In a continued slowdown of the skyrocketing rates of health premiums that occurred for much of the past decade, annual health insurance premiums rose at the modest rate of 4 percent in 2013, according to national data figures.
For employer-sponsored health plans, the small uptick in annual premiums is good news for employers and employees, who have been bombarded with an aggregate 80 percent increase in premiums since 2003.
A new set of federal data shows that more providers are using electronic health records (EHRs) than ever before, while these electronic-based systems are coaxing subtle transformations in the method of care delivery. According to recently published data from the Centers for Medicare and Medicaid Services (CMS), approximately 80 percent Continue reading
As health reform ramps up in advance of the implementation of key provisions in 2014, including health insurance exchanges and the “employer mandate,” some small employers are dropping coverage in the face of uncertainty, according to WellPoint, the nation’s second biggest health insurance company.
A recent study of more than 7,000 Medicare beneficiaries found that those who skipped medications, took wrong doses or delayed filling their prescriptions were more likely to visit the emergency room (ER) than their counterparts who abided by their prescription regimen.
The study findings reveal that this is particularly true for a specific subset of Medicare patients – those under 65 with a disability.
Increasing numbers of physicians are discontent with their profession and would not recommend it to future generations, according to a recent study by Jackson Healthcare.
Bold claims, but the study features a series of alarming data, including 47 percent of respondents reporting they are dissatisfied with their medical practice and 17 percent claiming they are “very dissatisfied.” Fifty-nine percent of respondents in the study reported being unwilling to recommend the medical field to those interested in the profession.
More than four in 10 physicians use an electronic health record (EHR) in their day-to-day practice, says new literature published in the Annals of Internal Medicine.
Yet rates of adhering to meaningful use – the federal government’s standards that aim to provide higher levels of EHR functioning – remain woefully low, with just 9.8 percent of responding physicians meeting meaningful use criteria despite the government’s monetary incentives for physicians who reach these standards.
Following a premature release in May that was quickly pulled, RAND has finally made available the full report on workplace wellness programs. Unfortunately for employers, employees and the Affordable Care Act, the results are somewhat lacking.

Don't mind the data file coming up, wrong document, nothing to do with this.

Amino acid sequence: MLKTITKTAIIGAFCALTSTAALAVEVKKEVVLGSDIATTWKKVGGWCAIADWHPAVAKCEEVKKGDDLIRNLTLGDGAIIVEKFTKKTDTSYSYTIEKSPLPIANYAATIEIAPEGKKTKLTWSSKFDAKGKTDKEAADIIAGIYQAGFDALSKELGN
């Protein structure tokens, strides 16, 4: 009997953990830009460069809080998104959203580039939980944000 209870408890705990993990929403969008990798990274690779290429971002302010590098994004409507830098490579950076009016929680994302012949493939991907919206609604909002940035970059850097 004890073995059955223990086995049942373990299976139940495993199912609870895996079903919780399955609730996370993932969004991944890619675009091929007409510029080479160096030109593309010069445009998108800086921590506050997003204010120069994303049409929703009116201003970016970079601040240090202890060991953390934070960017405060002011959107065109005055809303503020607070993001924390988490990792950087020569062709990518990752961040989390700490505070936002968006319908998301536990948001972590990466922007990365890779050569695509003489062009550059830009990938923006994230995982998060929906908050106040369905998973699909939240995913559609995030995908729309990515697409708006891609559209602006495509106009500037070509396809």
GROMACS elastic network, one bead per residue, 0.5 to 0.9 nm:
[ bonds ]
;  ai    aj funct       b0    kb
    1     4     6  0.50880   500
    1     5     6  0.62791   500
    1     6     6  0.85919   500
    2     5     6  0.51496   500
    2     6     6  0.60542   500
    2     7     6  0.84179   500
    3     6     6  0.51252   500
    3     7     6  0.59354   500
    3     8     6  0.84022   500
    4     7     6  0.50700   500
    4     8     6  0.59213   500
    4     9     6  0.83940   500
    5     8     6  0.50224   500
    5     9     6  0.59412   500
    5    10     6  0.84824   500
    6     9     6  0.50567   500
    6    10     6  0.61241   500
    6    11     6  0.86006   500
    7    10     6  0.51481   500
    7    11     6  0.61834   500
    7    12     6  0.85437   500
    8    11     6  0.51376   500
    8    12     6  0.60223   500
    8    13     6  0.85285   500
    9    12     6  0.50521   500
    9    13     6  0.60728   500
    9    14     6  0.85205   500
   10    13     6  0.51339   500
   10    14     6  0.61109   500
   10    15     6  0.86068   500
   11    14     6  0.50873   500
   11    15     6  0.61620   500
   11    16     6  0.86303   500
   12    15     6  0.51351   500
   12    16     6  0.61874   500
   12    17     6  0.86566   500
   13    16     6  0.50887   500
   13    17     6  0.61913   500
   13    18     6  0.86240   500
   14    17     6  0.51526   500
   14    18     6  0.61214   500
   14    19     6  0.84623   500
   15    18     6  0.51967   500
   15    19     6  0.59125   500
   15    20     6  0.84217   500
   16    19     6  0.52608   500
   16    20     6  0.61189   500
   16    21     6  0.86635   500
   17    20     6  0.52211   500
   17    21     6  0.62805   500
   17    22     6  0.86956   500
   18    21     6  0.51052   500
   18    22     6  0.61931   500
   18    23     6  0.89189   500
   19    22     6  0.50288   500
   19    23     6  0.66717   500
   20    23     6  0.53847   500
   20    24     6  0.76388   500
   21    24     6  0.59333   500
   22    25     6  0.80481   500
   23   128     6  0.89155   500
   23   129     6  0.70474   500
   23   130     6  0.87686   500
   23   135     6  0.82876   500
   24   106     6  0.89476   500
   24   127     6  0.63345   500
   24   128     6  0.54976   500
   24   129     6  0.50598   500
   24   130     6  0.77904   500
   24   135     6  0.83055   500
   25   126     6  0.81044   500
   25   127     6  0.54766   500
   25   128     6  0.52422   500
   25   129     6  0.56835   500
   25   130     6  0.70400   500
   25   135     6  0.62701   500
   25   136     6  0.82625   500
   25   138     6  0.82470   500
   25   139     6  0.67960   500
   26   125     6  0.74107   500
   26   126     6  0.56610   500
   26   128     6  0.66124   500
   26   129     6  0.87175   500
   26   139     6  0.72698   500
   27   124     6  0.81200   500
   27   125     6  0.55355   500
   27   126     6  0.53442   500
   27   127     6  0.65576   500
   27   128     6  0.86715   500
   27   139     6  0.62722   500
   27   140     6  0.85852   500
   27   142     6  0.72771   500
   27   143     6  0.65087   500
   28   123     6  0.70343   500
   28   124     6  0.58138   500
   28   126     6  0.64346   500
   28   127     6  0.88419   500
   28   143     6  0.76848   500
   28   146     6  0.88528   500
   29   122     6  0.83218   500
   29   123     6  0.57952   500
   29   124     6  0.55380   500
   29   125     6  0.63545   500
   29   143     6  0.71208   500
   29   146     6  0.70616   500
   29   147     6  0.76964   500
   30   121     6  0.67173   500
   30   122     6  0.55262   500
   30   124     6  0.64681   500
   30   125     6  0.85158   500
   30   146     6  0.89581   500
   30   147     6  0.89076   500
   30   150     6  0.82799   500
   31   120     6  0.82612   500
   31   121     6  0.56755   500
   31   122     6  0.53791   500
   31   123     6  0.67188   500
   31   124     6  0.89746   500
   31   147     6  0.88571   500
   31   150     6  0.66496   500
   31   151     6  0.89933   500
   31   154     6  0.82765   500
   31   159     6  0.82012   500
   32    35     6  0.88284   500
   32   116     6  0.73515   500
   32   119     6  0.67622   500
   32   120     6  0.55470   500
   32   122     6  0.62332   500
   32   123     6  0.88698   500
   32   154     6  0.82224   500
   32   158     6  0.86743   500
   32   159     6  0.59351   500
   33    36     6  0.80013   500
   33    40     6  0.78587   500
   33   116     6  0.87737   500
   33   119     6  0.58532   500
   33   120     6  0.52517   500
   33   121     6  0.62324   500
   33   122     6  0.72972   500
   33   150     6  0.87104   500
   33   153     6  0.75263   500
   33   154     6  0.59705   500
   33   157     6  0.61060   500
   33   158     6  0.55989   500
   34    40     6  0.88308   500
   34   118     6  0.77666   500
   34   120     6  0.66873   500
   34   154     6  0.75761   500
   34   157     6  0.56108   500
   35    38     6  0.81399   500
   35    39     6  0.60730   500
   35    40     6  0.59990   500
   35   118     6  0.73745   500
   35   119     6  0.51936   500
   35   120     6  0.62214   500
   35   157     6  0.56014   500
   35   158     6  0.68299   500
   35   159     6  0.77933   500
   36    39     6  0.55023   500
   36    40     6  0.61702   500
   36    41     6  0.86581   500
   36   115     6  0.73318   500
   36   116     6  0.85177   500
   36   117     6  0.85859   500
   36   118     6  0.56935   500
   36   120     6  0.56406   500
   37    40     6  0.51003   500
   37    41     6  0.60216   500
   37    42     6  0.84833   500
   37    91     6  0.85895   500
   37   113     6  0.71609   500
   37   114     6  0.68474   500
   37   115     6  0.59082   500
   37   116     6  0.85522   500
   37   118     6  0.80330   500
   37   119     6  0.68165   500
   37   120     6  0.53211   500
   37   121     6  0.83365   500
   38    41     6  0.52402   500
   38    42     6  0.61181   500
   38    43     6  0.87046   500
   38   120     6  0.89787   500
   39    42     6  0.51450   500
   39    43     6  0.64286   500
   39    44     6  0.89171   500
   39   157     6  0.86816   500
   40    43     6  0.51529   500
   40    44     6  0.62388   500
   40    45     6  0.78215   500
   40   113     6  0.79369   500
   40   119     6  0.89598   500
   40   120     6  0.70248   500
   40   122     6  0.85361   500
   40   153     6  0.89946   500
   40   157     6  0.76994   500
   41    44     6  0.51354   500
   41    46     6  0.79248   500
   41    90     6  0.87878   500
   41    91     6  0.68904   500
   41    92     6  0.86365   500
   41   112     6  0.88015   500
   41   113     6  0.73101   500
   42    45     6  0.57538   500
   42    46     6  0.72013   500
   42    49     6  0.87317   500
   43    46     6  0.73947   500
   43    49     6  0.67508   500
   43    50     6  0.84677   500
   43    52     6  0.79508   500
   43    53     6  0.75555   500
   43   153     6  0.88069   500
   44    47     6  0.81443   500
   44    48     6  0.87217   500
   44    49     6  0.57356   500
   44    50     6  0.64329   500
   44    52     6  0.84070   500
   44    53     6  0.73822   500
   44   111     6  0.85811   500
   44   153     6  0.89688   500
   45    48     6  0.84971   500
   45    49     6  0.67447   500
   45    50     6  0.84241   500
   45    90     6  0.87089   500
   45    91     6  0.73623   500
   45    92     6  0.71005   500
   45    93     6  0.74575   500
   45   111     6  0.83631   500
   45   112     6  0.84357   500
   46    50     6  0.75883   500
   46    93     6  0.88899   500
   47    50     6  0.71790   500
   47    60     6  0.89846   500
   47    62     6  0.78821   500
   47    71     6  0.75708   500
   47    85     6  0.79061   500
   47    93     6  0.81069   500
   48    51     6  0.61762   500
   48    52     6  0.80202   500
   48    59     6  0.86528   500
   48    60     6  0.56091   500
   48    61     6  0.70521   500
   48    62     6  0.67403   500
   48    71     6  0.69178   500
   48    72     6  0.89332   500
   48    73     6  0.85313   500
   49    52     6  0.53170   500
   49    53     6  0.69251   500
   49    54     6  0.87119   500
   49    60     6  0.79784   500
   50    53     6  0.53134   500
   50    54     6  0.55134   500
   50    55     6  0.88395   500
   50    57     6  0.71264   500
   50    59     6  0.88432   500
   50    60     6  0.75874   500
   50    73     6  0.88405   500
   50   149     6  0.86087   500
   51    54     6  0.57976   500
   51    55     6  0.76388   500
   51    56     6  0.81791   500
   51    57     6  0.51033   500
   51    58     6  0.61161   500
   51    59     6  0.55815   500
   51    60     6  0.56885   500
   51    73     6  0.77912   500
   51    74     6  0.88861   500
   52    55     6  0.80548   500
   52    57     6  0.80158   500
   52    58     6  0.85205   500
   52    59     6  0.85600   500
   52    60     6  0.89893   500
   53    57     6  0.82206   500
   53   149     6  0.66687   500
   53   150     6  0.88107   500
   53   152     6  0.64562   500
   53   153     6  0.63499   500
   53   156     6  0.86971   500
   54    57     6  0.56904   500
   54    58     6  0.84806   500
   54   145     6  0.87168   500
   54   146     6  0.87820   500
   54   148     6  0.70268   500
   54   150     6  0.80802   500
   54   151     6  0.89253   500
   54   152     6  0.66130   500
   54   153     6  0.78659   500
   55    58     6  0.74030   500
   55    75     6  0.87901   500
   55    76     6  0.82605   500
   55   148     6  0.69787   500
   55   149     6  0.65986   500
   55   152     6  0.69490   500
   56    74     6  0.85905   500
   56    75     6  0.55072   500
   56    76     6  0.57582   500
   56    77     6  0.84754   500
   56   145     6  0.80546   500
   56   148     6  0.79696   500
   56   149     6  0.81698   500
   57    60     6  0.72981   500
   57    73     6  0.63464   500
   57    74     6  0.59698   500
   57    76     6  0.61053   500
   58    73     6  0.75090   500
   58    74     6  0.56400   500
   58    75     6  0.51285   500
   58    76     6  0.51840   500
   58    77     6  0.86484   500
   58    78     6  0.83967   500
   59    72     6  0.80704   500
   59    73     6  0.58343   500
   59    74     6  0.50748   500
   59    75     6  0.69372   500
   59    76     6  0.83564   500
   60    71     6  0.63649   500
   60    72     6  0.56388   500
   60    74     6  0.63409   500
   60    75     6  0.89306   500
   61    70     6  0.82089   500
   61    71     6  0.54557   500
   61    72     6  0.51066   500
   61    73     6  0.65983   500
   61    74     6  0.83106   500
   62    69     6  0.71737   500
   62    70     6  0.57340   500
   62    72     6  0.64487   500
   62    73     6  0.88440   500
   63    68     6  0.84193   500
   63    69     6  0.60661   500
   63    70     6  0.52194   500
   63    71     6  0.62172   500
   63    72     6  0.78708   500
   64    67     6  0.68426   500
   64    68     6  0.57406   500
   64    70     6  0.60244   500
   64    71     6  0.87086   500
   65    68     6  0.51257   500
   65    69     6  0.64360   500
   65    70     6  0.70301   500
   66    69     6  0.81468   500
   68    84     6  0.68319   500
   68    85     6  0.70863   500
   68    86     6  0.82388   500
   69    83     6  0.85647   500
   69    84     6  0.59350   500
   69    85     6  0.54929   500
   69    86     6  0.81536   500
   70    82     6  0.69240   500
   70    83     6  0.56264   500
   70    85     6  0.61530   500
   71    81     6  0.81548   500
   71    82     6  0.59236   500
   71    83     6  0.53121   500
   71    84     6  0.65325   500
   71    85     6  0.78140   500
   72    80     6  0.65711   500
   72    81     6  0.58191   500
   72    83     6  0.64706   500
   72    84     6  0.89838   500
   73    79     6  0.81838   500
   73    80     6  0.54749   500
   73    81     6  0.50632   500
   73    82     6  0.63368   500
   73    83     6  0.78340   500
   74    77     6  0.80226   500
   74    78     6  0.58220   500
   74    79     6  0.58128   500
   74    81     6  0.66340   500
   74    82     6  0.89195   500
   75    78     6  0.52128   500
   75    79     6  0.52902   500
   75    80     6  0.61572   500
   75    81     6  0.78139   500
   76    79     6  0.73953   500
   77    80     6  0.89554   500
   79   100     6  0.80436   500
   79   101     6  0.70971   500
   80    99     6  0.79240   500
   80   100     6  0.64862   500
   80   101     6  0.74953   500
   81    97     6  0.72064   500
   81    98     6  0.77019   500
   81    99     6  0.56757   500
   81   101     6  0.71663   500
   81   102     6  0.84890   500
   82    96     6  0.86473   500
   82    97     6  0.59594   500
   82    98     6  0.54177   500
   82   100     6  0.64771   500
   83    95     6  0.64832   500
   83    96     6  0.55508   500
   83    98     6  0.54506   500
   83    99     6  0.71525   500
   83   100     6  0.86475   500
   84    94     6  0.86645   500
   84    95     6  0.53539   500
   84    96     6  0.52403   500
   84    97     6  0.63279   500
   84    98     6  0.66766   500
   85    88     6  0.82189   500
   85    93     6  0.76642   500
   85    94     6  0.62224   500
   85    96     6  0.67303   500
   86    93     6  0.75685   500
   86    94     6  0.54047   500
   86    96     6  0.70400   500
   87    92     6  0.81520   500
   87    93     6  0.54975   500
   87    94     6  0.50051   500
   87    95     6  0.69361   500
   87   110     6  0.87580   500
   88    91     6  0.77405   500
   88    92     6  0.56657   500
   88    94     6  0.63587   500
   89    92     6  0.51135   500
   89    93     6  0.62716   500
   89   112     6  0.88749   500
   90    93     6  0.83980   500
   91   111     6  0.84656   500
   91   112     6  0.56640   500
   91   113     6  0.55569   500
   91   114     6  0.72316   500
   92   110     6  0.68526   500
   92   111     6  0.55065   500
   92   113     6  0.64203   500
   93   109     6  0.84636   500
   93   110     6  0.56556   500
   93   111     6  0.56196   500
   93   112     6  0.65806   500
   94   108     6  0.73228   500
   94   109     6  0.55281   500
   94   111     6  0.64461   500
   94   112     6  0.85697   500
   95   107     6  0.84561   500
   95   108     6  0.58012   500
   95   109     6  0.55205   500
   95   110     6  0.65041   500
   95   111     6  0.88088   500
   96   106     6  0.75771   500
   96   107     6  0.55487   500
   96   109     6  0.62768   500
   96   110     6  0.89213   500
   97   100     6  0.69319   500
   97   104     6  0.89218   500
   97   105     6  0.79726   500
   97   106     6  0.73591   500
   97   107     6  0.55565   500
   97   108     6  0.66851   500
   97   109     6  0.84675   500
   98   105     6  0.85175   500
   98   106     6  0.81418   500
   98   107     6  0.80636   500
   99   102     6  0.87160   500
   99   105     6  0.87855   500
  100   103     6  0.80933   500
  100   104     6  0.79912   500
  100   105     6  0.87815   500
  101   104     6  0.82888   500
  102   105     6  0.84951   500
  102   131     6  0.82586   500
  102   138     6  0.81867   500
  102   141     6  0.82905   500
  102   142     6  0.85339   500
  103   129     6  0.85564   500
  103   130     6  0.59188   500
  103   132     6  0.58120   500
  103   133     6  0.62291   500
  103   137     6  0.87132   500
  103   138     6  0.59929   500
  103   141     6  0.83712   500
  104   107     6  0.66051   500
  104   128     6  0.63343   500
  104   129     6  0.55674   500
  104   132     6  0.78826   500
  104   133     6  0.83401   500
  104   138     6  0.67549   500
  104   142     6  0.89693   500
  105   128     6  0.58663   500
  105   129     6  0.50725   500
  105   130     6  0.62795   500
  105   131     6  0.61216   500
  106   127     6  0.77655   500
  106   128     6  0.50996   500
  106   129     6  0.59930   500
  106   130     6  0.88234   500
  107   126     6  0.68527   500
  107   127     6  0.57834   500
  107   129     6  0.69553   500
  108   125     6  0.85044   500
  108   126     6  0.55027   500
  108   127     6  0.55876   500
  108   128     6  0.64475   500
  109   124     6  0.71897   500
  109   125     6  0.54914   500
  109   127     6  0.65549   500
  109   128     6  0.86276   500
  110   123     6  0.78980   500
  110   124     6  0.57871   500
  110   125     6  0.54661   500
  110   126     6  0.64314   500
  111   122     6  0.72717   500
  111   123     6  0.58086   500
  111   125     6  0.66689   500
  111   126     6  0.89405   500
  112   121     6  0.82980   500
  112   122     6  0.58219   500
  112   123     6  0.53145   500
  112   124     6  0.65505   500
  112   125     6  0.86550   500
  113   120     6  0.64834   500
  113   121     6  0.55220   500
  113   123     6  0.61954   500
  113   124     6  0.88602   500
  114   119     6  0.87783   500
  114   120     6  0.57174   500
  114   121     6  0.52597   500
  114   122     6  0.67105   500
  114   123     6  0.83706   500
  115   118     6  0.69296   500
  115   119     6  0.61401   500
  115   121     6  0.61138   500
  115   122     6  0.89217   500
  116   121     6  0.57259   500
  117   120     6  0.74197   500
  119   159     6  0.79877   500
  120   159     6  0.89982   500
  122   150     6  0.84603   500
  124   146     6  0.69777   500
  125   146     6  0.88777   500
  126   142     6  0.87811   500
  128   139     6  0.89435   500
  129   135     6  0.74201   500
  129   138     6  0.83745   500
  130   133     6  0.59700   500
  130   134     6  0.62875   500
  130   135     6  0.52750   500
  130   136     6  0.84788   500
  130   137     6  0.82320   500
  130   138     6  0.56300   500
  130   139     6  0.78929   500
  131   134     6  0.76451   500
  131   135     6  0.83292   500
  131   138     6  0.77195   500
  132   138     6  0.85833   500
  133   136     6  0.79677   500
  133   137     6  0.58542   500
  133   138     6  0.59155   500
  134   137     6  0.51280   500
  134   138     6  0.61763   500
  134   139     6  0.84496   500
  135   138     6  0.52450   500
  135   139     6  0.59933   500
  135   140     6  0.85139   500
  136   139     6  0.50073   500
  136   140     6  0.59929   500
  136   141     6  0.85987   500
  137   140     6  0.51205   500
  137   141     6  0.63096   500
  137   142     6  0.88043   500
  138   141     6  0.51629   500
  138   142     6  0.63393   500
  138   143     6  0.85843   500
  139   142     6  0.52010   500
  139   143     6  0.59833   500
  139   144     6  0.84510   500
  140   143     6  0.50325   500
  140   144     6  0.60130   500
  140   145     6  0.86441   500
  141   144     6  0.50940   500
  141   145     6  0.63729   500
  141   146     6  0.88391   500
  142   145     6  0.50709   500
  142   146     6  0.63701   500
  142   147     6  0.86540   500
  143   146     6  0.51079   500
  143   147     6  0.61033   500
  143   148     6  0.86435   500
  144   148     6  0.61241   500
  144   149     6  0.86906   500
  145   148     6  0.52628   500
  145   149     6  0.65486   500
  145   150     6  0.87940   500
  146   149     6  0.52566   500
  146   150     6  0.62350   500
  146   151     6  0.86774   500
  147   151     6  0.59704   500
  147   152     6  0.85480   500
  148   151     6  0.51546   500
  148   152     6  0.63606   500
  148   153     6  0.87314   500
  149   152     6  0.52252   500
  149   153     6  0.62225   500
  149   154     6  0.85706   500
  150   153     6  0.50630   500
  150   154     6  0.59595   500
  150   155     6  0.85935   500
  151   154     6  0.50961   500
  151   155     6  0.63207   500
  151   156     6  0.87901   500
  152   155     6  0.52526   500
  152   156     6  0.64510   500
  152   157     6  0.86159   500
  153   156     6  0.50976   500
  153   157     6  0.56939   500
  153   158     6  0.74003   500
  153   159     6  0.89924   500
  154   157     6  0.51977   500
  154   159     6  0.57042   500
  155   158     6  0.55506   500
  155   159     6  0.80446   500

The report found that workplace wellness programs were largely ineffective at both of their intended goals – improving employee health and lowering costs on medical spending. Participants in the study lost only one pound per year for three years. Similarly, healthcare costs savings for participants averaged $2.38 less per month versus those who did not participate in a workplace wellness program. This mildly increased to $3.46 less by the fifth year. The report also notes that workplace wellness programs did not catch early warning signs of disease or prevent hospital admissions in any statistically significant fashion.
A new study reported from Modern Healthcare finds that U.S. hospitals recorded about 70,000 fewer cases than expected of Medicare patients being readmitted for inpatient care last year. The findings are likely to hearten policymakers and health system leaders who have pushed for financial incentives and procedures to improve post-discharge care and coordination as a way to avoid readmissions. But the study does not definitively show the decline in readmission rates was directly caused by those payment and quality reforms.
To read the article and download the report, click here.
When patients participate in the decision-making process about their health and treatment options, their overall care experience and end-game outcomes measurably improve. Yet this practice of open communication with a doctor or other health professional – known as shared decision making (SDM) – occurs far less than it should.
That is the takeaway of a series of new studies published in the May issue of JAMA Internal Medicine, which tracked patient communication patterns across five highly prevalent medical conditions, including high blood pressure and cholesterol, prostate cancer, breast cancer and back and knee issues.
An unprecedented release of hospital-billing data reveals that the place where a patient calls home can have a tremendous effect on the price of the healthcare services they receive, according to information that the federal government published online last week.
As part of an effort to improve the transparency of the historically nebulous healthcare marketplace, the Centers for Medicare and Medicaid Services released a wide-ranging data set comparing the prices for treatments of 100 common ailments as they are priced in more than 3,400 hospitals across the country.